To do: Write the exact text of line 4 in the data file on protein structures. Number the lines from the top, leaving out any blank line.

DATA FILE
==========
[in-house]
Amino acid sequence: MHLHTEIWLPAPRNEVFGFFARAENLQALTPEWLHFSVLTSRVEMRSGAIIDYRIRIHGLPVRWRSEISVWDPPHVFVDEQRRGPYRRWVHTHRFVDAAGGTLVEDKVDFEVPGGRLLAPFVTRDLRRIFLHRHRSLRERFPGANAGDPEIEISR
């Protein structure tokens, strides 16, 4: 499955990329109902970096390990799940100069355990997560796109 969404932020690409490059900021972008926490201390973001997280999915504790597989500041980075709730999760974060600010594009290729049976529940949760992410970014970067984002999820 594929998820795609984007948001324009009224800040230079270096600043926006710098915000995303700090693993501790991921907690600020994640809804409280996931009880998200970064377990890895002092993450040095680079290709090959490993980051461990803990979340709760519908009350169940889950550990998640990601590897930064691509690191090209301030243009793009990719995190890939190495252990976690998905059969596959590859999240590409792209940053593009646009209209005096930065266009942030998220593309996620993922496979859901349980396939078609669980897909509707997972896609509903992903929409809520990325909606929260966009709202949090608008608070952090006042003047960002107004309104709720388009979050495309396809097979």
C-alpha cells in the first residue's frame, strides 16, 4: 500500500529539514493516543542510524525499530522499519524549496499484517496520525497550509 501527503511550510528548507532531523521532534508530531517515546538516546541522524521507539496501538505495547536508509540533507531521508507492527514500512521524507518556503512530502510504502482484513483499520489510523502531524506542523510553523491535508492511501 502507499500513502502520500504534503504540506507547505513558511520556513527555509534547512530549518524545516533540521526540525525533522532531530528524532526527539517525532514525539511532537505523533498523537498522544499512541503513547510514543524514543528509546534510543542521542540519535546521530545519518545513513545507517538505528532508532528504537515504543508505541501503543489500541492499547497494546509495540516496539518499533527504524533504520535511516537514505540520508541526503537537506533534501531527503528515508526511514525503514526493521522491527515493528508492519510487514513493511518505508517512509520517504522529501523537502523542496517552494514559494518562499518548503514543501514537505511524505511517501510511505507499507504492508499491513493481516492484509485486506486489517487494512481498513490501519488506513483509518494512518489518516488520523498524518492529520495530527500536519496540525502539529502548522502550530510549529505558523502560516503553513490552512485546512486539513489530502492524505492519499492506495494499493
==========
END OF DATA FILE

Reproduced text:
C-alpha cells in the first residue's frame, strides 16, 4: 500500500529539514493516543542510524525499530522499519524549496499484517496520525497550509 501527503511550510528548507532531523521532534508530531517515546538516546541522524521507539496501538505495547536508509540533507531521508507492527514500512521524507518556503512530502510504502482484513483499520489510523502531524506542523510553523491535508492511501 502507499500513502502520500504534503504540506507547505513558511520556513527555509534547512530549518524545516533540521526540525525533522532531530528524532526527539517525532514525539511532537505523533498523537498522544499512541503513547510514543524514543528509546534510543542521542540519535546521530545519518545513513545507517538505528532508532528504537515504543508505541501503543489500541492499547497494546509495540516496539518499533527504524533504520535511516537514505540520508541526503537537506533534501531527503528515508526511514525503514526493521522491527515493528508492519510487514513493511518505508517512509520517504522529501523537502523542496517552494514559494518562499518548503514543501514537505511524505511517501510511505507499507504492508499491513493481516492484509485486506486489517487494512481498513490501519488506513483509518494512518489518516488520523498524518492529520495530527500536519496540525502539529502548522502550530510549529505558523502560516503553513490552512485546512486539513489530502492524505492519499492506495494499493